Three of jazz's most important contemporary players will kick off the 2017-18 jazz season Oct. 7 at the Segerstrom Center for the Arts in Costa Mesa.
Pianist Ramsey Lewis will bring his quintet to the Renée and Henry Segerstrom Concert Hall, which is considered a bigger and more acoustically sophisticated venue than Samueli Theater, where the Segerstrom Center usually hosts its jazz concerts.
Also performing on Oct. 7 will be Grammy Award-winning guitarist Lee Ritenour and two-time Grammy-winning saxophonist Ernie Watts.
Ritenour and Watts will play together on a number of tunes; Lewis will stick with his accomplished quintet, with Henry Johnson on guitar, Joshua Ramos on bass, Tim Gant on keyboards and Charles Heath on the drums.
A fixture of the Chicago jazz scene, Lewis has become something of a living legend in his field. His first big splash was his trio's cover of "The In Crowd," which hit No. 5 on the Billboard Top 100 singles chart and won his group a Grammy Award for best instrumental jazz performance. The album "The In Crowd" achieved gold record status and reached No. 2 on the charts.
"To this day, no matter how I close the show, I always close with that song," Lewis said during a recent interview. "There was one time when we didn't close the show with it, and people were very unhappy. They didn't leave the show until we did it."
Lewis' long, illustrious career has included additional crossover pop hits and gold records, namely "Sun Goddess" from 1974; collaborations with Earth, Wind & Fire, Nancy Wilson, Billy Taylor and Dave Koz; and stints as a popular, nationally syndicated jazz deejay on radio and TV. "Legends of Jazz with Ramsey Lewis" can still be heard on jazz stations across the nation.
In 2007, he won a Jazz Masters award from the National Endowment for the Arts.
"I'm impressed that people will still want to see my face rather than throw darts at it," Lewis, 82, joked. "I bring my heart and soul to every concert I play, and it won't be any different when I come to Southern California."
The Ramsey Lewis Quintet will play a mixture of classics and new material that features each band member in improvisation and solo performance.
"We're like brothers," he said. "We love to play with each other, and we love to be together."
About opening the Segerstrom Center's jazz season, Lewis said: "It feels great. It's invigorating to know we will be the first band to be a part of the celebration, and we will do our best to try to live up to the occasion and leave people standing in the aisles, or laying in the aisles."
A Los Angeles native, Ritenour has won one Grammy Award, received 19 Grammy nominations and recorded more than 40 albums, with 35 songs that have hit the charts. He won an "Alumnus of the Year" award from his alma mater USC, and was a founding member of Fourplay, a very successful contemporary jazz group.
His first session work was in the late 1960s with the Mamas and the Papas, who nicknamed him "Captain Fingers" for exhibiting incredible chops on the guitar, even as a teenager.
"Even though the demo went nowhere, it was a great expectation and a good start," he said. "They were amazing with great songs that still stand up to this day."
Ritenour, 65, says his musical heroes include Wes Montgomery, Kenny Burrell, Joe Pass, Jim Hall, Jimi Hendrix, Joe Beck, Eric Clapton, B.B. King, John Lee Hooker, Albert King, Chet Atkins and Andrés Segovia.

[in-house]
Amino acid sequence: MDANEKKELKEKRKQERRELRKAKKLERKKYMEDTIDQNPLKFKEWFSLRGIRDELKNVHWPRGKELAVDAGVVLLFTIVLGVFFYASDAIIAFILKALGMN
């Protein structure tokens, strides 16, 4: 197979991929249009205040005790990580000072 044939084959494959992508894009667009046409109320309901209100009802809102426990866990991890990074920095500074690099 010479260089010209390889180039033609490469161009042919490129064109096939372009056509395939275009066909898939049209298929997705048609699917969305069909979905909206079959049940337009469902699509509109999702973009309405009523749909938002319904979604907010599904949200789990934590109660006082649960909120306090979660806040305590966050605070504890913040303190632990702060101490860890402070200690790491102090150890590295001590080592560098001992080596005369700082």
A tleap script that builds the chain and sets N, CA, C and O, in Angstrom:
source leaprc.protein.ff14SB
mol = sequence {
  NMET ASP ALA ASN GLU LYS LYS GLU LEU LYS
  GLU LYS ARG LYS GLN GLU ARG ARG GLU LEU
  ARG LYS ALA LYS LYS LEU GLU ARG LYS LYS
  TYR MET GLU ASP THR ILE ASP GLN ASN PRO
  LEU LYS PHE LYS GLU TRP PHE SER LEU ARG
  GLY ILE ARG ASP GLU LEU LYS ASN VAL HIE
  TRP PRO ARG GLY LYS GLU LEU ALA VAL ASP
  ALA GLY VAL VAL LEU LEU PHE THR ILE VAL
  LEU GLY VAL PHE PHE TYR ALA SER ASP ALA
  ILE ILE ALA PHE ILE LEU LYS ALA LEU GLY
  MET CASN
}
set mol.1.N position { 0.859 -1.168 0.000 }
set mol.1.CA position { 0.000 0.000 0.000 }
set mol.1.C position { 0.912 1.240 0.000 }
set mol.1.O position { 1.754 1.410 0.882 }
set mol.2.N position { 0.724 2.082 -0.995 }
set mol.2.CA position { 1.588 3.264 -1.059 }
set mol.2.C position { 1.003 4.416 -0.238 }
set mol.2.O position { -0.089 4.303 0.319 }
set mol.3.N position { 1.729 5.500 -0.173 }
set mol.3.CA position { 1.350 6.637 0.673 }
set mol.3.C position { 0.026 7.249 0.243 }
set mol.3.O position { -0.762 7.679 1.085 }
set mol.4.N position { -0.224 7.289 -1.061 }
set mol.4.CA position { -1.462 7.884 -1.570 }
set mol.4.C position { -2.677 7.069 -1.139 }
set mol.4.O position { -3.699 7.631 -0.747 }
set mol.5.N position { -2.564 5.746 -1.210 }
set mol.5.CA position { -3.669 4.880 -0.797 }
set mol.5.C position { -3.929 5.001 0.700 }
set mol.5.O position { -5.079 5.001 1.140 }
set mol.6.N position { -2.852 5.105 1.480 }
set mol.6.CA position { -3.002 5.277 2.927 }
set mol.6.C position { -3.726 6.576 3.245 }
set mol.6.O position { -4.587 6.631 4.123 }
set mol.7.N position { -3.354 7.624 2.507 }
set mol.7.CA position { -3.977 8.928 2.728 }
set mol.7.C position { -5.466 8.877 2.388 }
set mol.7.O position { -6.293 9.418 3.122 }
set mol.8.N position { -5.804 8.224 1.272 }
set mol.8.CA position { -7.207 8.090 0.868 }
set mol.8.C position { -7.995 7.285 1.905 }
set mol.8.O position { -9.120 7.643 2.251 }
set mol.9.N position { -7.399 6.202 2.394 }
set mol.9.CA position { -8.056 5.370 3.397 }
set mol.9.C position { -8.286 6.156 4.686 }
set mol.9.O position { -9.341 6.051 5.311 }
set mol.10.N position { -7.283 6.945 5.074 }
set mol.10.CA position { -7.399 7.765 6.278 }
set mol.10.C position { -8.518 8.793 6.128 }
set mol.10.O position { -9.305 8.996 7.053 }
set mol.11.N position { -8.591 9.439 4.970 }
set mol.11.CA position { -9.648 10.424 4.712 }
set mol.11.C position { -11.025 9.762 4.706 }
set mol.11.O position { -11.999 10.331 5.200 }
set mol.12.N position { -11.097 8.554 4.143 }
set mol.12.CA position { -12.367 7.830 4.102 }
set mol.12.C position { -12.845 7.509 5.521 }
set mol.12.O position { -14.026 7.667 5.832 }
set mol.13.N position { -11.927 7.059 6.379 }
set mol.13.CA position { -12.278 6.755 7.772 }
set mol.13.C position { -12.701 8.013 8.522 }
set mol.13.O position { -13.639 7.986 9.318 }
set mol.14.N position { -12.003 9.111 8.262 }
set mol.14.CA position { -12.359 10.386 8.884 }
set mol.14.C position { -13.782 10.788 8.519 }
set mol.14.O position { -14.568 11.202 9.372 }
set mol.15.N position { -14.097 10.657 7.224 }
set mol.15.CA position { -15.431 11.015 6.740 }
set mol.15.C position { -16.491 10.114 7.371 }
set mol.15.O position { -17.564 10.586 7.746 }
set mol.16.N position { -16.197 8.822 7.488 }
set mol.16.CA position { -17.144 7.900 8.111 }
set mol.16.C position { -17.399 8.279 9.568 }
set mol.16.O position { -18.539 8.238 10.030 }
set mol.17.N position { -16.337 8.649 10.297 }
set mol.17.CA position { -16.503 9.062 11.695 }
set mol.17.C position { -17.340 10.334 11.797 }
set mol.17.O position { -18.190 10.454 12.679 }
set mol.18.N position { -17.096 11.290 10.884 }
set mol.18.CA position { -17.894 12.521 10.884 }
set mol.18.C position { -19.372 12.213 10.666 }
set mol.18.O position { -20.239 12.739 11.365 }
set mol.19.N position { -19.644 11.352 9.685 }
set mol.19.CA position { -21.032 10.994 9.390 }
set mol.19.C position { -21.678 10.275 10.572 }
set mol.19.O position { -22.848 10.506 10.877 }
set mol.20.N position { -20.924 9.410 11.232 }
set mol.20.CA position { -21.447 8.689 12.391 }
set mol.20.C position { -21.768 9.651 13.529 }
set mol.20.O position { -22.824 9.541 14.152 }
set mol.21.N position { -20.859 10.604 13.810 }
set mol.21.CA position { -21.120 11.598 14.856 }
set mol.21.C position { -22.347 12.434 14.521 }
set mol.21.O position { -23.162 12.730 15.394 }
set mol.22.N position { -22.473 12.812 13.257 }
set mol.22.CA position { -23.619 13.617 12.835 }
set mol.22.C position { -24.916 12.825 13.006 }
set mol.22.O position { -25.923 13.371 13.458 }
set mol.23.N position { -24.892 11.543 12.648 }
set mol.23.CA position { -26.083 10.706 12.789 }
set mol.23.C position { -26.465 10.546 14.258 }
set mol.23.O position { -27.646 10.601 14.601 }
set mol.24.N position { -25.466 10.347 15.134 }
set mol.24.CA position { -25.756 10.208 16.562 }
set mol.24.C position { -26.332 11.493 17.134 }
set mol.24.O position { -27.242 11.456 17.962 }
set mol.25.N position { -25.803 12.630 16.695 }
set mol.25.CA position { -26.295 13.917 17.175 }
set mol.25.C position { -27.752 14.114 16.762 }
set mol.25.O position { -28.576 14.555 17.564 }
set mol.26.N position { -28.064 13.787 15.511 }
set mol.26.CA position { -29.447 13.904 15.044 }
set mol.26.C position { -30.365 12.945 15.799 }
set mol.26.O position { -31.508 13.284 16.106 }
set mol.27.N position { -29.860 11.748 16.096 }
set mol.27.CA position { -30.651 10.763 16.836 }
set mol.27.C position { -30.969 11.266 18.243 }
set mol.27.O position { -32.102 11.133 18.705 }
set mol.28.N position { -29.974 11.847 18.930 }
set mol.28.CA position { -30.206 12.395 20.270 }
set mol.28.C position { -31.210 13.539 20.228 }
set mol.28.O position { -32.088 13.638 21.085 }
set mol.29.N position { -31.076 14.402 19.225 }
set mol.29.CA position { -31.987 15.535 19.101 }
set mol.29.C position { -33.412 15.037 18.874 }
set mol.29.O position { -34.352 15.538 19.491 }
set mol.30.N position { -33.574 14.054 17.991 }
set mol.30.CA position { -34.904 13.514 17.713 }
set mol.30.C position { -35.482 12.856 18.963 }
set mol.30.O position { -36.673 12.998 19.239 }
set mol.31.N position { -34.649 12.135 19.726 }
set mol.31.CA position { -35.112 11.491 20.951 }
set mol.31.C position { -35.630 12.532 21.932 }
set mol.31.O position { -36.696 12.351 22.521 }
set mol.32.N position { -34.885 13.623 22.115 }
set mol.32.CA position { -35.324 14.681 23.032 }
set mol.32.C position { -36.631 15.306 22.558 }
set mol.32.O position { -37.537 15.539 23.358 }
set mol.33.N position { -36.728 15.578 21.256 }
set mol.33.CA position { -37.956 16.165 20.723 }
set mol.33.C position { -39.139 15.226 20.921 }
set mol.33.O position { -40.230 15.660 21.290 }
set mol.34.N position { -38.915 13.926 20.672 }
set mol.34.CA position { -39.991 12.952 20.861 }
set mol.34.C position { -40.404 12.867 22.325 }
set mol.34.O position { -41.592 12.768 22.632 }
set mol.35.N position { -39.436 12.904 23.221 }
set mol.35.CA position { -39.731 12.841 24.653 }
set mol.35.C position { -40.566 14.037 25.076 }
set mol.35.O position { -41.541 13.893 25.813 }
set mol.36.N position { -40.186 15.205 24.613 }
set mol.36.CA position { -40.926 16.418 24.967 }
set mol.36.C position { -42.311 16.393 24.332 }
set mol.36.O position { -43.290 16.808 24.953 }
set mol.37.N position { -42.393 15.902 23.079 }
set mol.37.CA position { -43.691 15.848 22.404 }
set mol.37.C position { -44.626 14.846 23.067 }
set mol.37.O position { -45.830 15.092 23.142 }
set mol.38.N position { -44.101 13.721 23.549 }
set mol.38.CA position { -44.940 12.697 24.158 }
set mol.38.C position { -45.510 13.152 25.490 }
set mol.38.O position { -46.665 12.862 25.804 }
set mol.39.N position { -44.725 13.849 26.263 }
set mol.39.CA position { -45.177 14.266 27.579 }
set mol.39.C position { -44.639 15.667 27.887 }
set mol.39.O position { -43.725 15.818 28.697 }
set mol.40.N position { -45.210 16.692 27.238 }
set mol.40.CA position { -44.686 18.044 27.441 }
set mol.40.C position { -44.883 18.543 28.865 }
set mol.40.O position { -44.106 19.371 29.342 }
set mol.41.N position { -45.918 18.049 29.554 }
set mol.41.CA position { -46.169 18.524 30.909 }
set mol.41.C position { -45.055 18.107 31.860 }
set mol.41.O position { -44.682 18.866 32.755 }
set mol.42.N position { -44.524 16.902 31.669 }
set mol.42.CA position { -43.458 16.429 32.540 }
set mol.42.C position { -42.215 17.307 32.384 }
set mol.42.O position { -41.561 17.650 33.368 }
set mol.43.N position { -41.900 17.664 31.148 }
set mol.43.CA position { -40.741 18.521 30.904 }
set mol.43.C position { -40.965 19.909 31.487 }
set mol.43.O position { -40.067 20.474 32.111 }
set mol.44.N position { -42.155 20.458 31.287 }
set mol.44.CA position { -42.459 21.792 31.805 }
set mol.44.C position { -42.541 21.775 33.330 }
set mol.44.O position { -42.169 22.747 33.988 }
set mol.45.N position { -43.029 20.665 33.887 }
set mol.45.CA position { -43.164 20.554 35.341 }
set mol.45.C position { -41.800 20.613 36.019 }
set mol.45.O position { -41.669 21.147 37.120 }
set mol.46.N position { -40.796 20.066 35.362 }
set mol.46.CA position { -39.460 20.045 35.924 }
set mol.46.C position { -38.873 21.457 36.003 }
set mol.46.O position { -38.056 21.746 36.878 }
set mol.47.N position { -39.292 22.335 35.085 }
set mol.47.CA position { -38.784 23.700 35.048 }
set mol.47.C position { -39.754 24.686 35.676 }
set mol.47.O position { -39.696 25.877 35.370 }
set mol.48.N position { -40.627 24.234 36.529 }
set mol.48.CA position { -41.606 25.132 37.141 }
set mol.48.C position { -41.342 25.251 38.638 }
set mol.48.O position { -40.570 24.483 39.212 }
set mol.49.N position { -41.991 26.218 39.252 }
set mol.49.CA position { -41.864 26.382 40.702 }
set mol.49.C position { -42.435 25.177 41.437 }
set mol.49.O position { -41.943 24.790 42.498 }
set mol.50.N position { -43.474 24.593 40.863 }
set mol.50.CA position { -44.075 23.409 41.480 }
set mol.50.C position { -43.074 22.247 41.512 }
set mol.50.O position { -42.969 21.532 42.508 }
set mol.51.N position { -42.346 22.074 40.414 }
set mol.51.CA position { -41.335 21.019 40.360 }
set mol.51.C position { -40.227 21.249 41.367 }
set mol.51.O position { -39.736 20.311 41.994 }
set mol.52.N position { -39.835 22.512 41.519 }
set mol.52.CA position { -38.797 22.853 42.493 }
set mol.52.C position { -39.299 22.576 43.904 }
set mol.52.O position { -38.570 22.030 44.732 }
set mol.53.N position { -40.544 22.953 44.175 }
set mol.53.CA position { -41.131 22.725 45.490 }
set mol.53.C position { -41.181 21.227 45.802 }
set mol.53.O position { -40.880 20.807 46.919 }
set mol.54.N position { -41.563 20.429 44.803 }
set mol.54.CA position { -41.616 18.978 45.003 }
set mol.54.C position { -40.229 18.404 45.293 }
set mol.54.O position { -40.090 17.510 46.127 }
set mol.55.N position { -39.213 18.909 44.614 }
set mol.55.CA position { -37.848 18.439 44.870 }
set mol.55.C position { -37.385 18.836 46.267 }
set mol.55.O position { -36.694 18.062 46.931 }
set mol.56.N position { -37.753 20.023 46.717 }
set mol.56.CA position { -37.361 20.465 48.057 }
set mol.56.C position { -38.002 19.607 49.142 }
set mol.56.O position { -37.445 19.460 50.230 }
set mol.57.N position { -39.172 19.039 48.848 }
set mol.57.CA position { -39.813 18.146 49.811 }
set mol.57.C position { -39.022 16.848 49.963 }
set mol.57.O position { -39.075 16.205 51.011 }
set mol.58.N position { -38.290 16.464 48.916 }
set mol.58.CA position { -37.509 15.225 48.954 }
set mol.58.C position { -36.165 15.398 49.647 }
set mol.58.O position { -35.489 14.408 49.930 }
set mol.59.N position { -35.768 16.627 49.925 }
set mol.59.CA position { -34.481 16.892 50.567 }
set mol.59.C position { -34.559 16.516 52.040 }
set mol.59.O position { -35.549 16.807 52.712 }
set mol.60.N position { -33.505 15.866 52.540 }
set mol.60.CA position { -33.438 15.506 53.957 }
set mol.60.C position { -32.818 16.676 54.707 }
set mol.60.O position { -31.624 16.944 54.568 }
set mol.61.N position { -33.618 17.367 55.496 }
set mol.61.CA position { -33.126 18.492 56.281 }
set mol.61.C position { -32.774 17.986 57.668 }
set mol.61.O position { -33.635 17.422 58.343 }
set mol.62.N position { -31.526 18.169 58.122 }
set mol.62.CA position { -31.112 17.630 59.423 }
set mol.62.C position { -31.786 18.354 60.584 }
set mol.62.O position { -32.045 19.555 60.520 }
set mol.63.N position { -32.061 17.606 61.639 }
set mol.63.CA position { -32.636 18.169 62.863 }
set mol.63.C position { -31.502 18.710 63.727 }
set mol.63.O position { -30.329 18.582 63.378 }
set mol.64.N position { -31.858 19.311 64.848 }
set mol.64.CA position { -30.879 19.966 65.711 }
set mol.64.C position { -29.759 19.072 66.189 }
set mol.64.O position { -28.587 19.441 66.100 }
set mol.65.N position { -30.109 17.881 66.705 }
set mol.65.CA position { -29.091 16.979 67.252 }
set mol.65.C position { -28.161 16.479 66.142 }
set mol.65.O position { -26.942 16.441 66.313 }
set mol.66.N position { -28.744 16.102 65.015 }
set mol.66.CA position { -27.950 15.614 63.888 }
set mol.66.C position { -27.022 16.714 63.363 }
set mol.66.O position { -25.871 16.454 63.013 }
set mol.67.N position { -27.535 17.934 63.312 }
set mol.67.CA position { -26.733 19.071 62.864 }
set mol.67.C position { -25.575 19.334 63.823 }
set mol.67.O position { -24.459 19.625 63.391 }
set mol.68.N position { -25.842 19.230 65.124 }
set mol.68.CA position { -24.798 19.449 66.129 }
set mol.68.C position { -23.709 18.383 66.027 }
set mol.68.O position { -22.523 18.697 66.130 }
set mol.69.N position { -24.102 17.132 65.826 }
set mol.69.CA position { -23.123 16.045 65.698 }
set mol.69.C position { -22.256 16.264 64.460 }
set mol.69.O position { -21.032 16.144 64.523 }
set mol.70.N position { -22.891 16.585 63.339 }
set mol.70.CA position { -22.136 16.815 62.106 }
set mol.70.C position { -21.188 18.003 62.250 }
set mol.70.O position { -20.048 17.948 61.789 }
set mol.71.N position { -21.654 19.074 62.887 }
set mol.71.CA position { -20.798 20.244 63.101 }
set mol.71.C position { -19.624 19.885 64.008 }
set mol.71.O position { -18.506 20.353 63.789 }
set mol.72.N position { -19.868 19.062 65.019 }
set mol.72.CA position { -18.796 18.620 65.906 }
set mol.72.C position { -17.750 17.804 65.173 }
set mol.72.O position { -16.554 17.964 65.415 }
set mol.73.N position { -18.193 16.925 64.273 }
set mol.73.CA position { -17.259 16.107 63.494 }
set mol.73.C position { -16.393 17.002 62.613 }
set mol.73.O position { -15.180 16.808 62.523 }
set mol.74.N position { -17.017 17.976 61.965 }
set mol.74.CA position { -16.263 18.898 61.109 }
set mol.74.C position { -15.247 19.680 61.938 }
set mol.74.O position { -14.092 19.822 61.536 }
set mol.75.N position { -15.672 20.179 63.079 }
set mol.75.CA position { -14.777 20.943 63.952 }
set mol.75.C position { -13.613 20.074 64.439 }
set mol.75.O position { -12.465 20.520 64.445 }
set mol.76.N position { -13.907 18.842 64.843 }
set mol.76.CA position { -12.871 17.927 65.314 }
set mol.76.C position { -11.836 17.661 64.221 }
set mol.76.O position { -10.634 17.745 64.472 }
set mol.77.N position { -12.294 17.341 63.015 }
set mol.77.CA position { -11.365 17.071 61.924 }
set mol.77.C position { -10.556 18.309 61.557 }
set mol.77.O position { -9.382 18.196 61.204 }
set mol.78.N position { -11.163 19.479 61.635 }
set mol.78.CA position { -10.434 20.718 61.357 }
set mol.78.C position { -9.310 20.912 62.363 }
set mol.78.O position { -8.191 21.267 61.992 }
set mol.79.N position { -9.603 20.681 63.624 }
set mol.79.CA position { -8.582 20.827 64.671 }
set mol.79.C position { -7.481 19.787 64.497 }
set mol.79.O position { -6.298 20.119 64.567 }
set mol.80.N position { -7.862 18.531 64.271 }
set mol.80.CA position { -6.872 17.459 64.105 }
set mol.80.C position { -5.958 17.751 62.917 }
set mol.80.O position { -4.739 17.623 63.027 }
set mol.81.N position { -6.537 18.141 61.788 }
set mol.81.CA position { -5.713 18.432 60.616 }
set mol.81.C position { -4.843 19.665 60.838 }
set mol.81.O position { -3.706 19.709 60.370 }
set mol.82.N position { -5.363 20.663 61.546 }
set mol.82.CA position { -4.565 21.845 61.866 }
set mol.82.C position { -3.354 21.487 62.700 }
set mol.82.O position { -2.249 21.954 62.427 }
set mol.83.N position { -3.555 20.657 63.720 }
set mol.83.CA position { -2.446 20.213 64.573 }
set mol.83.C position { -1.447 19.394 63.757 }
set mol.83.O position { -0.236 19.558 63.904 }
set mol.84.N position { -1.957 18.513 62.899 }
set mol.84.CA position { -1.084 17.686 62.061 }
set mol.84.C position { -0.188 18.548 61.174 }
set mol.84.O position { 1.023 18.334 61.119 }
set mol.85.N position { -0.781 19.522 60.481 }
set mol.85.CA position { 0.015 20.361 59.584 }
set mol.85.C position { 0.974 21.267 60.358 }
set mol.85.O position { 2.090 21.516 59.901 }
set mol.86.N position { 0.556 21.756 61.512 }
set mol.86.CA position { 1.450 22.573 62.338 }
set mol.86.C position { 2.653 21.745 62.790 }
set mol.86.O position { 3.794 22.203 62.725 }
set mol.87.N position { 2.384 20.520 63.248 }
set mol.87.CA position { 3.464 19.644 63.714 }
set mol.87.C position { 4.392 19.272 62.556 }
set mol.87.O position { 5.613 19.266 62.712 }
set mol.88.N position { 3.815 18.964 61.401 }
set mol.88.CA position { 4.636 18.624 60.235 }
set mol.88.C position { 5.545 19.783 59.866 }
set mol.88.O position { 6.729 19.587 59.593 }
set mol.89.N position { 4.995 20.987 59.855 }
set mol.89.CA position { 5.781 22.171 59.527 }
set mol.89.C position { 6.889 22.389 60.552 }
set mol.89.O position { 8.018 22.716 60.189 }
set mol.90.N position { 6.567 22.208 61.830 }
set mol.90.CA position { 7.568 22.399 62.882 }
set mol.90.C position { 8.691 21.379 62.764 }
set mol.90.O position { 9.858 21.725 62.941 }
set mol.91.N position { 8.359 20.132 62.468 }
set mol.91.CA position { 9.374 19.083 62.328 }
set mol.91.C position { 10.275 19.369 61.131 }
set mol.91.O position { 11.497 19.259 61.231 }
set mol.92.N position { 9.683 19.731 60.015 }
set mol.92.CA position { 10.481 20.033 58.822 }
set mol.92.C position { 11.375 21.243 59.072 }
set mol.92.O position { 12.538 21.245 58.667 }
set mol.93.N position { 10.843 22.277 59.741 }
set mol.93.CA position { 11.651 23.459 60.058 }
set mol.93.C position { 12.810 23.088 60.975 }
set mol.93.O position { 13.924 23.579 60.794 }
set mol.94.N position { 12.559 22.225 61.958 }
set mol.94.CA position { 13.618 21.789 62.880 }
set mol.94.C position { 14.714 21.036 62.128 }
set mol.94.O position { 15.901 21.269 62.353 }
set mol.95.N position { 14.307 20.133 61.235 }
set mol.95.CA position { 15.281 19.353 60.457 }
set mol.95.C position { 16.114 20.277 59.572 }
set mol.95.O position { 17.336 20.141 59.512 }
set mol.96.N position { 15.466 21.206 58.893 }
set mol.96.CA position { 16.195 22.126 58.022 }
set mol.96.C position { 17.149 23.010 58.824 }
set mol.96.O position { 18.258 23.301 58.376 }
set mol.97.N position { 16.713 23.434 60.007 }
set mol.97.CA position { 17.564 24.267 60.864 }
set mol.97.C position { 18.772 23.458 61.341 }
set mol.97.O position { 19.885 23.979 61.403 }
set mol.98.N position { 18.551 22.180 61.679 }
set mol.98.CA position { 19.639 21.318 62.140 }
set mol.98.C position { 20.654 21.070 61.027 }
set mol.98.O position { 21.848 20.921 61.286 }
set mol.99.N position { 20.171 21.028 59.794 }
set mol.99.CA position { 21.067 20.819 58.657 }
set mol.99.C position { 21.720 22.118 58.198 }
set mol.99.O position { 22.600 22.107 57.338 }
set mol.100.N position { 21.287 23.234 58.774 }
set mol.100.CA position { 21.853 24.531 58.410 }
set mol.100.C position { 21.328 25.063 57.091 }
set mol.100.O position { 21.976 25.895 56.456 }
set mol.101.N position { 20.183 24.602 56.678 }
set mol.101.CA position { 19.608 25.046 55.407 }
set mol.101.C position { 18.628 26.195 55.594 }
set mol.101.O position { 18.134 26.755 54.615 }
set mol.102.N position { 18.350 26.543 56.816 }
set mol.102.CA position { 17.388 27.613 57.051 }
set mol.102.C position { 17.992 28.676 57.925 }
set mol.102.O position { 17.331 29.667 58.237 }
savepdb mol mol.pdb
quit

"I am a chameleon," Ritenour said. "I think my style shows I have adapted styles throughout my life."
Over the years, the jazz guitarist has performed at hundreds of events and concerts throughout California and the world. Recently, he's been playing with his son Wesley, 24, on drums, and his show at Segerstrom Concert Hall will also include his progeny.
In 2010, Ritenour recorded "6 String Theory," an album of collaborations with many of jazz music's greats. From that experience he also started an annual competition of the same name, which has awarded scholarships, performances and recordings to up-and-coming guitarists and has continued to grow.
Ernest James Watts has been blowing notes through his saxophone for audiences for more than 50 years. He first picked up the sax when he was in seventh grade, when, by chance, he attended a music class with a friend and they handed him an instrument. Since then, he's been hooked.
Watts, 71, was born in Norfolk, Va., and now lives in Cambria. For 20 years, he played tenor saxophone on "The Tonight Show," under band leader Doc Severinsen. He also performed on several of Marvin Gaye's Motown albums during the 1970s, and has recorded with Aretha Franklin, Steely Dan, Carole King, the Jackson Five and Frank Zappa.
Watts also has performed on hundreds of film and TV scores.
"A few you may have heard of include 'The Color Purple,' 'The Blues Brothers,' 'Animal House,' 'The French Connection,' 'Tootsie' and 'The Fisher King,' " he said in an email interview. "I was voted Most Valuable Player in the studios four times."
The saxophonist has recorded scores of albums, both as a leader as a contributor. He owns his own record label, Flying Dolphin Records, which allows him "to have creative control of my music."
"I can do my music my way," he said.
Watts is big in Germany, where he won the Frankfurt Music prize in 2014.
"Our German audiences are very enthusiastic about jazz, and very knowledgeable about it," he said. "They come out for the music."
During his spare time, he conducts clinics and master classes for schools, colleges, amateur music students and professionals. It's his way of giving back, he said.
What: Ramsey Lewis Quintet, Lee Ritenour and Ernie Watts
When: 8 p.m. Oct. 7
Where: Renée and Henry Segerstrom Concert Hall, 600 Town Center Drive, Costa Mesa
Information: 714-556-2787 or visit scfta.org.